Thus, after review of the record evidence in light of the proper legal standards, we conclude that substantial evidence supports the Board's key finding that no evidence links the nucleotide Singh ordered on December 1, 1982, with a plan to design the claimed construct prior to January 12, 1983.
Because we find that Singh did not meet his burden of demonstrating conception prior to Brake 1's filing date by a preponderance of the evidence, we need not address Singh's arguments regarding reduction to practice. However, we note the Board's finding that, apart from attorney argument, “Singh's evidence of diligence primarily consists of various pages from Dr. Singh's laboratory notebook which are (i) unexplained as to content and relevance to the invention of the Count, and (ii) uncorroborated.” Brake, Paper No. 199 at 88. We agree that Singh's activities completed on December 20, 1982, were the only relevant, corroborated activities performed by Singh prior to Brake 1's January 12, 1983, filing date, and, as a result, Singh failed to prove reasonable diligence toward reduction to practice by a preponderance of the evidence.
C. Written Description and Enablement
Whether a specification supports a claim corresponding to a count, and thus satisfies the written description requirement of 35 U.S.C. § 112, ¶ 1, is a question of fact, Vas-Cath v. Mahurkar, 935 F.2d 1555, 1562, 19 USPQ2d 1111, 1116 (Fed.Cir.1991), and is, in appeals from the United States Patent and Trademark Office, reviewed under the substantial evidence standard. In re Gartside, 203 F.3d at 1315, 53 USPQ2d at 1775. Singh argues that the Board erred in concluding that Brake is entitled to the benefit of the Brake 1 application. First, Singh contends that Brake did not provide an adequate written description of the invention of the count in the Brake 1 application, and should not be entitled to its benefit. According to Singh, Brake 1 disclosed a large genus, allegedly encompassing over 9000 species 5 (n is 0 or 1 to 4), of which the count is directed to only two (i.e., those where n = 0). Secondly, Singh asserts that Brake 1 does not provide an enabling disclosure with respect to the invention of the count, arguing that Brake 1 does not disclose how to make and use the “n = 0” embodiment, and that “the techniques which were available to Brake at the time of filing the Brake 1 Application were not sufficient to obtain the DNA constructs of the Count.” Singh also argues that Brake 1 “is replete with passages which guide one of ordinary skill in the art to constructs wherein n > 0, which constructs are not encompassed by the Count.” Finally, Singh argues that “during prosecution of the Brake 2 Application, Brake argued that the results obtained with the n = 0 construct were unexpected, because those of ordinary skill in the art believed that the Glu-Ala sequences were required.”
Singh's arguments are not persuasive. First, we disagree with Singh's argument that the invention of the count represents just two of 9000+ species disclosed in Brake 1. Singh's calculation of 341 permutations for (GAXYCX)n is apparently based on an unwarranted assumption that each iteration of the parenthetical sequence is independently chosen. However, as Brake pointed out, because the variable ‘n’ is outside the parentheses, (GAXYCX)n can code for either no amino acids (i.e., when n = 0), or 1 to 4 copies of one of four different amino acid sequences (i.e., Asp-Pro, Asp-Ala, Glu-Pro, or Glu-Ala). Brake, Paper No. 199 at 20-21 n. 13. Thus, there are at most only seventeen (i.e., 4 0 + 4 1 + 4 1 + 4 1 + 4 1) permutations of that sequence. Even among those seventeen, however, we agree with Brake that there are only two meaningful embodiments: one in which a dipeptidylaminopeptidase A (DPAP) signal is present (i.e., n = 1 to 4), and one in which it is not (i.e., n = 0).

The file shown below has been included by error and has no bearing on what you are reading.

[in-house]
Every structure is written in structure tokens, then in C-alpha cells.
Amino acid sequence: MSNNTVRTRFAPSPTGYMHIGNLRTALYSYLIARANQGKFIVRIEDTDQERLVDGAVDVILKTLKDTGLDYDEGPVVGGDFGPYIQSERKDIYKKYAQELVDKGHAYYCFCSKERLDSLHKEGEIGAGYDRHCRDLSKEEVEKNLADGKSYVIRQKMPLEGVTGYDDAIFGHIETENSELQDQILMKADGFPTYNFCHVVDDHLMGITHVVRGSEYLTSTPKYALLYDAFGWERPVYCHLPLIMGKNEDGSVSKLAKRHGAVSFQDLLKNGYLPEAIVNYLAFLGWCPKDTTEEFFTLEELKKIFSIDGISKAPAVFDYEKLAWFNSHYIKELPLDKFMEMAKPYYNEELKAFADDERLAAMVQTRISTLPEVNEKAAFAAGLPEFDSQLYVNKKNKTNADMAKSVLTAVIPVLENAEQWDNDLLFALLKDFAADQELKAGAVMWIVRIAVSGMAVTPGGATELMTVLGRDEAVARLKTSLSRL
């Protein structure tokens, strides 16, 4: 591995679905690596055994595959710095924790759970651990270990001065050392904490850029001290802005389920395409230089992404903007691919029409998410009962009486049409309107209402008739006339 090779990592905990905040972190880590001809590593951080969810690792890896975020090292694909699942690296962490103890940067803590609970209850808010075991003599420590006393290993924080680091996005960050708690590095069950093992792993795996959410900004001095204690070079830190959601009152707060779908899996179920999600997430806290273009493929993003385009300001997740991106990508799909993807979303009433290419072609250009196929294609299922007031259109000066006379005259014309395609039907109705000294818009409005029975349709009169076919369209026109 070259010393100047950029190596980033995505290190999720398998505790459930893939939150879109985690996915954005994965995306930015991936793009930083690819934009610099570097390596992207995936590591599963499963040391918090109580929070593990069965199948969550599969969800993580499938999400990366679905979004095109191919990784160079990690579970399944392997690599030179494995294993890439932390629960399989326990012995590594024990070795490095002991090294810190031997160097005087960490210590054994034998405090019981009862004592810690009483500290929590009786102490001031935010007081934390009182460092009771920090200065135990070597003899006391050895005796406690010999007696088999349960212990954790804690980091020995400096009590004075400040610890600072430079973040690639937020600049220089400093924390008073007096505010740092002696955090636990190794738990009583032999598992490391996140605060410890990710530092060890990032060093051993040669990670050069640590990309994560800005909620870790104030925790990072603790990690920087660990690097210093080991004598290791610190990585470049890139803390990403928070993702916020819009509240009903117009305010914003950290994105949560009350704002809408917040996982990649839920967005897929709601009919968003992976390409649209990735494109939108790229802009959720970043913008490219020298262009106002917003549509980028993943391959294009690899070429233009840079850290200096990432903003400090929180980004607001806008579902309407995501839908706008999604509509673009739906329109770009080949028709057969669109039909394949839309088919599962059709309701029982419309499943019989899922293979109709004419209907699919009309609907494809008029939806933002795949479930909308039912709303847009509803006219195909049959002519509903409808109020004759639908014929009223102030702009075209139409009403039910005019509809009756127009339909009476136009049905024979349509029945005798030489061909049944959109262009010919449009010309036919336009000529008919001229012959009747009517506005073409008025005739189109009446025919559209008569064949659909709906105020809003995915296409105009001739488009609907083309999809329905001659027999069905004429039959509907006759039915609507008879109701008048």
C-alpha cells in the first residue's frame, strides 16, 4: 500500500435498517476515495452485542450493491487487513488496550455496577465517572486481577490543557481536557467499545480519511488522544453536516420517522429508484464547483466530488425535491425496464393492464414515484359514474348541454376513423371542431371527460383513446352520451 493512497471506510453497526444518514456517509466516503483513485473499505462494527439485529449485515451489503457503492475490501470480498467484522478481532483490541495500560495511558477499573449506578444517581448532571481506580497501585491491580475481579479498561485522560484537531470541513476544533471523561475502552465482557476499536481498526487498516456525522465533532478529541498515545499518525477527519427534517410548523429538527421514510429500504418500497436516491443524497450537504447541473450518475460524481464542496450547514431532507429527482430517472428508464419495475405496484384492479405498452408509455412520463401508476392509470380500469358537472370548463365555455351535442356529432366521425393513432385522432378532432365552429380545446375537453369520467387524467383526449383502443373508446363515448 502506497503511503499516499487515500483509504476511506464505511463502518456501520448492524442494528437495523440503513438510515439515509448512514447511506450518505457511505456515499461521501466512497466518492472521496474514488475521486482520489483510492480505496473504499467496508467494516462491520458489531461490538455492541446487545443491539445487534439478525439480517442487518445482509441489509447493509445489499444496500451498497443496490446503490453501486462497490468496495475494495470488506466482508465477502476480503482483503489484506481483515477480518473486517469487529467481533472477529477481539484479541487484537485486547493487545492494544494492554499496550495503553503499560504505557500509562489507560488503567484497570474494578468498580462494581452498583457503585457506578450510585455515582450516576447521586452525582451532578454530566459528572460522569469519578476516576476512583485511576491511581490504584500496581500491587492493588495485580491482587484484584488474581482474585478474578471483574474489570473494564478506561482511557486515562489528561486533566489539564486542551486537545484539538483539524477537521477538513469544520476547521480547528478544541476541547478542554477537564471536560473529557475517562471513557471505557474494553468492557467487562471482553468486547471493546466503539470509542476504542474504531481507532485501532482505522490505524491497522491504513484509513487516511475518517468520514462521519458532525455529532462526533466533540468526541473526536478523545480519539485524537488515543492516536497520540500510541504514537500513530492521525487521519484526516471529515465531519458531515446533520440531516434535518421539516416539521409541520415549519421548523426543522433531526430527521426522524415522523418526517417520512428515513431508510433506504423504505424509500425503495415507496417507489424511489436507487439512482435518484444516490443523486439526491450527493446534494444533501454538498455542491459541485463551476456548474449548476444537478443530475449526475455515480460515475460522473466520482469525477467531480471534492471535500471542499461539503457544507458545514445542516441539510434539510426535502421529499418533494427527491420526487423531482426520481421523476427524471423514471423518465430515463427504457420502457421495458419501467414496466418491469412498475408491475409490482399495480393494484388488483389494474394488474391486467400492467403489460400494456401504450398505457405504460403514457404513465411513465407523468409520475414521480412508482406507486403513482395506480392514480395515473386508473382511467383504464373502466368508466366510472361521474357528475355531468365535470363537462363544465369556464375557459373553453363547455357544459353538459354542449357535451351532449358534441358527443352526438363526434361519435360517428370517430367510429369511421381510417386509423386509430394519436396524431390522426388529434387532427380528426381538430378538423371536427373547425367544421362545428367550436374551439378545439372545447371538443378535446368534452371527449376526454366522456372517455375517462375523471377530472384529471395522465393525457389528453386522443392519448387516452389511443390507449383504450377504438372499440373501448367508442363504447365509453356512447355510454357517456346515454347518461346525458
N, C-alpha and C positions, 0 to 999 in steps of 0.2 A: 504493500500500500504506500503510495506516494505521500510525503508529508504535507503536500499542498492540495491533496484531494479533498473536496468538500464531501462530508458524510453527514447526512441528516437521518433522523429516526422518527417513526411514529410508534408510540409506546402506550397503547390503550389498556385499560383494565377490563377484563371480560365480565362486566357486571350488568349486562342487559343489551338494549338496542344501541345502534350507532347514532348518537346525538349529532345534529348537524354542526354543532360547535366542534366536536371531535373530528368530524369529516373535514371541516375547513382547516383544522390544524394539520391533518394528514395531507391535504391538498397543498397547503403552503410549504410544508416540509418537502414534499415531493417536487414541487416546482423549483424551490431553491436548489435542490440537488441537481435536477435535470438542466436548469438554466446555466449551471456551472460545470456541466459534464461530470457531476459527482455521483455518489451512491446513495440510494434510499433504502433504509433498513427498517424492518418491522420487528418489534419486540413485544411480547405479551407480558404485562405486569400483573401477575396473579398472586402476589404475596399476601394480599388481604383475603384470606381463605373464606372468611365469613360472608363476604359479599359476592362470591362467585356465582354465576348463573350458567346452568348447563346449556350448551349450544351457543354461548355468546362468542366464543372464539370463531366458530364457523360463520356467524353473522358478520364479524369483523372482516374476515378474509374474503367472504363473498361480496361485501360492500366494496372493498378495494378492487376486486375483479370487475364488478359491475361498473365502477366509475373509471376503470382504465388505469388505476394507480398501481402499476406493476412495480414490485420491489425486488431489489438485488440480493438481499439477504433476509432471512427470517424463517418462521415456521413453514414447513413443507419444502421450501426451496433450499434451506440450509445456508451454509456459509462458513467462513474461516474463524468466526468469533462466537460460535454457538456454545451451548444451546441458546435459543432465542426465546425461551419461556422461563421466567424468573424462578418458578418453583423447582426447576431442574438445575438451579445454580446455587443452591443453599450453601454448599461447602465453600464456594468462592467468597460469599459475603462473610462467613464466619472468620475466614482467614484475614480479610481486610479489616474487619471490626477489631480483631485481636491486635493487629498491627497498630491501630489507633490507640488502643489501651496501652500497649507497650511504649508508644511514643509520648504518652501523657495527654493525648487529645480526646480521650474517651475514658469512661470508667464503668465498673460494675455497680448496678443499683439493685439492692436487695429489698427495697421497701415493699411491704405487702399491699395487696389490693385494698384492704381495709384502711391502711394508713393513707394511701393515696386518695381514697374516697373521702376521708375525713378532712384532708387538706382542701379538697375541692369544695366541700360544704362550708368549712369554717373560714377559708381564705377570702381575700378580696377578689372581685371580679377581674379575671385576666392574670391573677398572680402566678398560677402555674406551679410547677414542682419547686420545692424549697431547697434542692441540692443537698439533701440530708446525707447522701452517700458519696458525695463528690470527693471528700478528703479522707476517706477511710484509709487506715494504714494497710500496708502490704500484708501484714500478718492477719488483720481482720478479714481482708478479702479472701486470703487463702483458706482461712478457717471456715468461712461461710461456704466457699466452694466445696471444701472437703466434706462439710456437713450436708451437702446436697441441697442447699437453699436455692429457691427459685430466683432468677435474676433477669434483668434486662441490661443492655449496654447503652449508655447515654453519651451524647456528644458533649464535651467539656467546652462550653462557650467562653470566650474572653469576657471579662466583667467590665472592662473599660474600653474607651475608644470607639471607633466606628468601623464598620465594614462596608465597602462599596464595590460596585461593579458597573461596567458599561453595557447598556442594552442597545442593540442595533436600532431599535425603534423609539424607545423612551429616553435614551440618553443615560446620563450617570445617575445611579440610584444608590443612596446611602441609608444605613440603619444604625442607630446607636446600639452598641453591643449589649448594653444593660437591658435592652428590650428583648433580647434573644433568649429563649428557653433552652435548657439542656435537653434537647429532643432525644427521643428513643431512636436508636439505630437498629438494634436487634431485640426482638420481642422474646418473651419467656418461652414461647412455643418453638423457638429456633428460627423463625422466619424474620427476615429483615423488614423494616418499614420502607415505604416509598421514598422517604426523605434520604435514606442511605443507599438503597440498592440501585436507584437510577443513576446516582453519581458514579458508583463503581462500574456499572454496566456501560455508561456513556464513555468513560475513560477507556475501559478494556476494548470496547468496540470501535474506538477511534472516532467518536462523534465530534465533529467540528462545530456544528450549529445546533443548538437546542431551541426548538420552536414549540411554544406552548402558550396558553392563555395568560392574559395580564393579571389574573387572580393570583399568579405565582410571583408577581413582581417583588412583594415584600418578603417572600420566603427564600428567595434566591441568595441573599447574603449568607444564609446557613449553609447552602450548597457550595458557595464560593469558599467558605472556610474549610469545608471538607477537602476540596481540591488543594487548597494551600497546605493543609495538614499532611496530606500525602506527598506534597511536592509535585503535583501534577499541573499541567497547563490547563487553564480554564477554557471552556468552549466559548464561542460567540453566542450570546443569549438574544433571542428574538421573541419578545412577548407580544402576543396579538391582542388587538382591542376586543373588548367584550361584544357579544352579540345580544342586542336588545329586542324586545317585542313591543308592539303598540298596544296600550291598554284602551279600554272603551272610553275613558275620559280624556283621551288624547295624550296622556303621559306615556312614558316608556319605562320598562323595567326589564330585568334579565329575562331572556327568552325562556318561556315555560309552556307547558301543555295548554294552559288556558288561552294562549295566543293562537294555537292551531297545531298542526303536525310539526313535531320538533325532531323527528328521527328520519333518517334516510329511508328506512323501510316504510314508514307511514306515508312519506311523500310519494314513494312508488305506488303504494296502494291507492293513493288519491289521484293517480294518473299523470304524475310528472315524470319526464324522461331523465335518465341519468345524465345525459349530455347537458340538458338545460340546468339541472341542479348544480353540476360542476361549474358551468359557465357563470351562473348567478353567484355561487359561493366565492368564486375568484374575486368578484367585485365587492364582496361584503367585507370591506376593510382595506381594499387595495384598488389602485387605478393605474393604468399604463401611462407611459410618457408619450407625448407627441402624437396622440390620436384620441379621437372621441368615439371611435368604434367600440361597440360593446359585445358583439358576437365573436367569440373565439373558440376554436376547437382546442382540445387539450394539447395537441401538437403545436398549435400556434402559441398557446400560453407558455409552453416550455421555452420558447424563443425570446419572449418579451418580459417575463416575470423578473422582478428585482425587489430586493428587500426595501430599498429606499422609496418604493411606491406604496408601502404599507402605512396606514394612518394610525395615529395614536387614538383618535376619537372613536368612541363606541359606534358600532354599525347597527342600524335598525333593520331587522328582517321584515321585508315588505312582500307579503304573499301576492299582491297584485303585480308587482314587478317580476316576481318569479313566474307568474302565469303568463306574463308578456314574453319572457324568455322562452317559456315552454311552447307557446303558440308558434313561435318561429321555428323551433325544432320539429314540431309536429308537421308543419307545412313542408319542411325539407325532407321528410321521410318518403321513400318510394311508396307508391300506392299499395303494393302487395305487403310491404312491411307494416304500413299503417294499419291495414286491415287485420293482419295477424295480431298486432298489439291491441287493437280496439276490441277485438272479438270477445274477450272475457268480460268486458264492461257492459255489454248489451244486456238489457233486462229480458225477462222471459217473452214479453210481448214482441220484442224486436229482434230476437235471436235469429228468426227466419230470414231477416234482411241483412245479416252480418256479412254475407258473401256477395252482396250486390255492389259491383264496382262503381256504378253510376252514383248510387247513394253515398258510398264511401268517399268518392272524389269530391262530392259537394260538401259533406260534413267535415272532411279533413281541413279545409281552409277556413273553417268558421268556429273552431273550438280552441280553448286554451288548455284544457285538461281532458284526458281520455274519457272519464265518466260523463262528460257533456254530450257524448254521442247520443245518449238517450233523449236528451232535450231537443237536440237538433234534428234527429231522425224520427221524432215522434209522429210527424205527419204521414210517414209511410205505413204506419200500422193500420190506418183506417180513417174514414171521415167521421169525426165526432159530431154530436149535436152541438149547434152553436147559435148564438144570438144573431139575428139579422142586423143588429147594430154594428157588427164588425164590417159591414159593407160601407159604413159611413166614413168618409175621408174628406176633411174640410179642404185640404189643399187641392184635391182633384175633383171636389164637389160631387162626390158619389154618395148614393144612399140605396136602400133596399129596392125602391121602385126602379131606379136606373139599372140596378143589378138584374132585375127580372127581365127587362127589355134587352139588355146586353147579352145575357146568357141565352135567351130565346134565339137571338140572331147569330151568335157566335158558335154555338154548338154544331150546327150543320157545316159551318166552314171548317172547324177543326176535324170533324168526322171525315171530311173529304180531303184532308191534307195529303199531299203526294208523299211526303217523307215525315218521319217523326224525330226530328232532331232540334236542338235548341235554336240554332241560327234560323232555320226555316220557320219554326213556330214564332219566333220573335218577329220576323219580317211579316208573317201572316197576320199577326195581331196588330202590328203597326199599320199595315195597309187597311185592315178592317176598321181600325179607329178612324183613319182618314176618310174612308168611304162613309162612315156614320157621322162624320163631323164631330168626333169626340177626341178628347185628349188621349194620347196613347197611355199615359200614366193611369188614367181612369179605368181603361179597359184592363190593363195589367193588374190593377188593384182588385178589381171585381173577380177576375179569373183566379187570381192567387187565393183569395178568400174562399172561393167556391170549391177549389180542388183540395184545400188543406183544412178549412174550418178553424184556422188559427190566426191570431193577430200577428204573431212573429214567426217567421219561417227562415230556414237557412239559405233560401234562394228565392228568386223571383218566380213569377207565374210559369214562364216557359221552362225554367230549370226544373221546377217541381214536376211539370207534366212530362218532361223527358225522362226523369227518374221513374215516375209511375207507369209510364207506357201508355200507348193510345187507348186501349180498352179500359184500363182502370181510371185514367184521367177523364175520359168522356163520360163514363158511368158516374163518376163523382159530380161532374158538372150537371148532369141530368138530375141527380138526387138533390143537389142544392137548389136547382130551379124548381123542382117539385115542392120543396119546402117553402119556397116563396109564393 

Moreover, Singh's calculation of twenty-eight possibilities for the Lys/Arg sequences is artificially inflated because it ignores the disclosure of claim 5 of Brake 1:
5. A DNA construct comprising a sequence of the following formula:
L is a leader sequence recognized by yeast for secretion;
R and S are codons coding for arginine and lysine;
X is any nucleotide;
Y is guanosine or cytosine;
y is an integer of from about 1 to 10;
Gene* is a gene foreign to yeast; and
n is 0 or 1 to 4.
U.S. Application 06/457,325 at 16, ll. 20-32.
In claim 5, spacer R-S encodes four possible sequences (i.e., Lys-Arg, Arg-Arg, Arg-Lys, or Lys-Lys), not 28. Of these four, two permutations, Lys-Arg and Arg-Arg, are within the scope of the count.
Singh cites Fujikawa v. Wattanasin, 93 F.3d 1559, 39 USPQ2d 1895 (Fed.Cir.1996), for the proposition that an application disclosing a generic chemical formula must provide adequate direction to those of ordinary skill in the art to lead them to a subgenus of the proposed count. We find Singh's reliance on Fujikawa to be unsound. In Fujikawa, we held that disclosure of a generic quinoline structure with four variable groups, each of which could be independently chosen from a list of functional groups, provided insufficient written description support for a count directed to a subgeneric structure having a single combination of the four groups. Id. at 1569-71, 39 USPQ2d at 1904-05. However, Brake 1's formula does not present the same issue as did the quinoline in Fujikawa. First, replacing a functional group on a chemical compound can often have highly unpredictable results. We noted in Fujikawa that even a change as seemingly trivial as replacing an isopropyl group with the isosteric cyclopropyl group at issue in that case could result in either a significant improvement or reduction in the activity of the compound against a particular biological target. Id. In the present case, on the other hand, as mentioned above, there are only two subgenera that are biologically relevant: one in which a DPAP signal is present (i.e., n = 1 to 4), and one in which it is not (i.e., n = 0), a simpler case than in Fujikawa. Here, moreover, claim 5 of Brake 1 discloses that “n is 0 or 1 to 4,” which is a clear “blaze mark” providing in ipsis verbis support for “n = 0” in the count. In re Ruschig, 54 C.C.P.A. 1551, 379 F.2d 990, 994-95, 154 USPQ 118, 122 (CCPA 1967).